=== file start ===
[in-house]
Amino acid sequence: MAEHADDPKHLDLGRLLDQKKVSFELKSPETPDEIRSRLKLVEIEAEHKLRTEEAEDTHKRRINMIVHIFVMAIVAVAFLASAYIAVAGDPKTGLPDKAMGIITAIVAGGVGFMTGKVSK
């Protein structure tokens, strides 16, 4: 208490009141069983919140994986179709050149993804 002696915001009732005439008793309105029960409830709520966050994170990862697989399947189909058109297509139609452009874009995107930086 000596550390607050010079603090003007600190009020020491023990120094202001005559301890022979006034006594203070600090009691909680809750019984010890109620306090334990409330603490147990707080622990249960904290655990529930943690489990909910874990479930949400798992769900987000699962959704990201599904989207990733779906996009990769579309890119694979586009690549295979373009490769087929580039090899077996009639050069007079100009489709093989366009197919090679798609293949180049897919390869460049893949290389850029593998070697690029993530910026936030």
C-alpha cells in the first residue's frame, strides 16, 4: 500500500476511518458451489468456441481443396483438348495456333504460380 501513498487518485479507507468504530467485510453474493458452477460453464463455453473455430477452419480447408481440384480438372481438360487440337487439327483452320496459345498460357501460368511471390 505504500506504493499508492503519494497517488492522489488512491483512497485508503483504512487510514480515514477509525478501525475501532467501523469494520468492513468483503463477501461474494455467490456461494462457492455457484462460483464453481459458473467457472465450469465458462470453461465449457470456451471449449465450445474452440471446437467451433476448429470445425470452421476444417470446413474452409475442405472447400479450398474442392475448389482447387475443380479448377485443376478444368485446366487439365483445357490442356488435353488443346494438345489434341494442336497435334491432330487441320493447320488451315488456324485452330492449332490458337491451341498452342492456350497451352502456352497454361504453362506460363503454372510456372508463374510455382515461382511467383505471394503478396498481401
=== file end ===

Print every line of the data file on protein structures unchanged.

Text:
[in-house]
Amino acid sequence: MAEHADDPKHLDLGRLLDQKKVSFELKSPETPDEIRSRLKLVEIEAEHKLRTEEAEDTHKRRINMIVHIFVMAIVAVAFLASAYIAVAGDPKTGLPDKAMGIITAIVAGGVGFMTGKVSK
């Protein structure tokens, strides 16, 4: 208490009141069983919140994986179709050149993804 002696915001009732005439008793309105029960409830709520966050994170990862697989399947189909058109297509139609452009874009995107930086 000596550390607050010079603090003007600190009020020491023990120094202001005559301890022979006034006594203070600090009691909680809750019984010890109620306090334990409330603490147990707080622990249960904290655990529930943690489990909910874990479930949400798992769900987000699962959704990201599904989207990733779906996009990769579309890119694979586009690549295979373009490769087929580039090899077996009639050069007079100009489709093989366009197919090679798609293949180049897919390869460049893949290389850029593998070697690029993530910026936030």
C-alpha cells in the first residue's frame, strides 16, 4: 500500500476511518458451489468456441481443396483438348495456333504460380 501513498487518485479507507468504530467485510453474493458452477460453464463455453473455430477452419480447408481440384480438372481438360487440337487439327483452320496459345498460357501460368511471390 505504500506504493499508492503519494497517488492522489488512491483512497485508503483504512487510514480515514477509525478501525475501532467501523469494520468492513468483503463477501461474494455467490456461494462457492455457484462460483464453481459458473467457472465450469465458462470453461465449457470456451471449449465450445474452440471446437467451433476448429470445425470452421476444417470446413474452409475442405472447400479450398474442392475448389482447387475443380479448377485443376478444368485446366487439365483445357490442356488435353488443346494438345489434341494442336497435334491432330487441320493447320488451315488456324485452330492449332490458337491451341498452342492456350497451352502456352497454361504453362506460363503454372510456372508463374510455382515461382511467383505471394503478396498481401